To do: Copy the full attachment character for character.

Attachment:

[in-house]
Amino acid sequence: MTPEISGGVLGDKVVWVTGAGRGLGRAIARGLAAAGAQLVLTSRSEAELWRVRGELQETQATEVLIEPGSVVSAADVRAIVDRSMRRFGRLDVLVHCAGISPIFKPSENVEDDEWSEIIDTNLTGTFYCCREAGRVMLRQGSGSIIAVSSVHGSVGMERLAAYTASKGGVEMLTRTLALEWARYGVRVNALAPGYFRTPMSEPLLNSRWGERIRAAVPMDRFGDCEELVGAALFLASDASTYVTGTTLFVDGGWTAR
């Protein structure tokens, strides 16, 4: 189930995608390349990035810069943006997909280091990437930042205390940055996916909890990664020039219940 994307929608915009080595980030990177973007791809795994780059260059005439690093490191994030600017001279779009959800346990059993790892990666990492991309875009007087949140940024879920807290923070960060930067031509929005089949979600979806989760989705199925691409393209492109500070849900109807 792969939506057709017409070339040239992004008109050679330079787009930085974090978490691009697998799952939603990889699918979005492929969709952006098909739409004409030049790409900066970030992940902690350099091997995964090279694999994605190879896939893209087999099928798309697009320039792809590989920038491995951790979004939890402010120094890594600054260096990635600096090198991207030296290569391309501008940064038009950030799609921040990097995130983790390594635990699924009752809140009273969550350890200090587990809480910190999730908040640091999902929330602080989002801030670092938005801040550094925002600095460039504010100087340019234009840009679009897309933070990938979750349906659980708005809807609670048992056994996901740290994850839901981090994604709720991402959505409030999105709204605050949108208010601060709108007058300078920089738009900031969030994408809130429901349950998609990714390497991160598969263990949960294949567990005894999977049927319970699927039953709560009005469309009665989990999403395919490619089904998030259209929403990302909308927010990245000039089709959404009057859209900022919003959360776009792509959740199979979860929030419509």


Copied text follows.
[in-house]
Amino acid sequence: MTPEISGGVLGDKVVWVTGAGRGLGRAIARGLAAAGAQLVLTSRSEAELWRVRGELQETQATEVLIEPGSVVSAADVRAIVDRSMRRFGRLDVLVHCAGISPIFKPSENVEDDEWSEIIDTNLTGTFYCCREAGRVMLRQGSGSIIAVSSVHGSVGMERLAAYTASKGGVEMLTRTLALEWARYGVRVNALAPGYFRTPMSEPLLNSRWGERIRAAVPMDRFGDCEELVGAALFLASDASTYVTGTTLFVDGGWTAR
């Protein structure tokens, strides 16, 4: 189930995608390349990035810069943006997909280091990437930042205390940055996916909890990664020039219940 994307929608915009080595980030990177973007791809795994780059260059005439690093490191994030600017001279779009959800346990059993790892990666990492991309875009007087949140940024879920807290923070960060930067031509929005089949979600979806989760989705199925691409393209492109500070849900109807 792969939506057709017409070339040239992004008109050679330079787009930085974090978490691009697998799952939603990889699918979005492929969709952006098909739409004409030049790409900066970030992940902690350099091997995964090279694999994605190879896939893209087999099928798309697009320039792809590989920038491995951790979004939890402010120094890594600054260096990635600096090198991207030296290569391309501008940064038009950030799609921040990097995130983790390594635990699924009752809140009273969550350890200090587990809480910190999730908040640091999902929330602080989002801030670092938005801040550094925002600095460039504010100087340019234009840009679009897309933070990938979750349906659980708005809807609670048992056994996901740290994850839901981090994604709720991402959505409030999105709204605050949108208010601060709108007058300078920089738009900031969030994408809130429901349950998609990714390497991160598969263990949960294949567990005894999977049927319970699927039953709560009005469309009665989990999403395919490619089904998030259209929403990302909308927010990245000039089709959404009057859209900022919003959360776009792509959740199979979860929030419509």